Econ Update

In this new category of snapshots, I’ll grab some data and headlines and offer a few insights on a topic. This week is full of key economic data regarding inflation. Reading through the data for many can be a bit daunting. Likewise, lots of the data is more geeky than useful in daily life and business.

For healthcare, economic conditions of late (last eighteen months) have provided staunch and daunting headwinds. Capital costs have risen dramatically due to Federal Reserve monetary policy changes to fight inflation (interbank rate increases). Energy inflation has yanked utility costs upward and forced suppliers to raise prices on delivered goods and services. Supply chain issues have created product scarcity ranging from drugs to infant formula to food and consumables to big capital equipment items such as elevators and their parts and electric equipment such as switchgear. No provider type has been immune to harm from the shifting economic conditions, namely rising inflation and rising interest rates.

Quickly, inflation primarily comes about or occurs via an oversupply of money and not enough goods and services for the money to purchase. Simplistically, this is called “too many dollars chasing too few goods”. As the goods are fewer in number than the buyers with dollars, the goods escalate in price – sold to the highest payer. In some cases, such as energy, supply and demand are a bit tricker to sort through as energy tends to be inelastic in demand meaning, there are few if any substitute products for it. Eventually, buyers can use or consume less but in reality, price will not significantly alter energy consumption (gasoline for example or fuel oil/diesel).

In a more intellectual view of inflation, we see government policy taking the lead role in creation or stopping inflationary trend. The economist Milton Friedman noted that all inflation in an economy is basically due to government spending in or at levels, greater than economic growth measured by GDP (gross domestic product). Per Friedman, when government adds money to the economy by spending but does so unattached to productive output (no real return on investment), inflation will occur. Friedman suggests that the real remedy to inflation is for government to spend less or different.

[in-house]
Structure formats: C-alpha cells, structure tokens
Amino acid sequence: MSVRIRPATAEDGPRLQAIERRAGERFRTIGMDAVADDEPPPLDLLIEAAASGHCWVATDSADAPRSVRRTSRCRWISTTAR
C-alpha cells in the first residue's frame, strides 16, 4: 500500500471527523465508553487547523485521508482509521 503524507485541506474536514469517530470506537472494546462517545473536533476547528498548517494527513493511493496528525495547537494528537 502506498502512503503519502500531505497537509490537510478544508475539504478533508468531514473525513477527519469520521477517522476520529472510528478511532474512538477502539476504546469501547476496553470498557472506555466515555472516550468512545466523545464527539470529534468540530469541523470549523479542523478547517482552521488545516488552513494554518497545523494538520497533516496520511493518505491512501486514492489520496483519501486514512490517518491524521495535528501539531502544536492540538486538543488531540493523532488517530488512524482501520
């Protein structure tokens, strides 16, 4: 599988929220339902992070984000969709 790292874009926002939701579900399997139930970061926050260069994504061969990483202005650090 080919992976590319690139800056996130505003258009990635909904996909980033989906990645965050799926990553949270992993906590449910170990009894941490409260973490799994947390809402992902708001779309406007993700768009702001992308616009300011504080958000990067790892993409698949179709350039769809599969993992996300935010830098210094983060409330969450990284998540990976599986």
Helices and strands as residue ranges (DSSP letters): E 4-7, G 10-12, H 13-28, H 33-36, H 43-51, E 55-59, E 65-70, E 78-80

So as we turn to this week’s economic data, we get results that suggest, we have a ways to go before the economy is “healthy”. I use healthy to mean inflation that is in equilibrium to GDP growth, or below. Until we get to this level, we will continue to see inflationary pressures or the alternative, recession and possible stagflation (inflation higher than GDP growth for prolong periods).

The numbers this week and what they mean (quickly).

  • Prices remain a bit hot with March’s increase a blip over February (.1) and year-over-year, up 5%. Removing Food and Energy components, inflation was a bit hotter at + .4% for the month and 5.4% for the year. What concerns me here is that the drop to 5% year-over-year is due principally, to energy and food. The current energy trend, however, is not indicative of future drops (see current gas price shifts “up”). OPEC production cuts and continued fed policy constraints on domestic oil and natural gas production may mean that this is the low point of energy softness. Expect the Federal Reserve to push another .25% in a rate increase taking the fed funds rate into a 5% base rate. Here’s the report:
  • The cousin to CPI is PPI or the final measure of price of products and services produced in the economy by manufacturers/business. It is the crystal ball so to speak, of where CPI will head and where the value of the dollar is trending. Hot PPI suggests future cost increases. Cold or declining PPI suggests economic demand softening (this is a demand side measure) and a weakening of the dollar. For March, the number continued to soften as Fed Reserve interest rates reduced economic demand, devalued the dollar and energy costs pulled back. The decline for the month was .05%. My concern with this measure is a bold signal of recession and erosion of the value of the dollar.  Here’s the PPI report: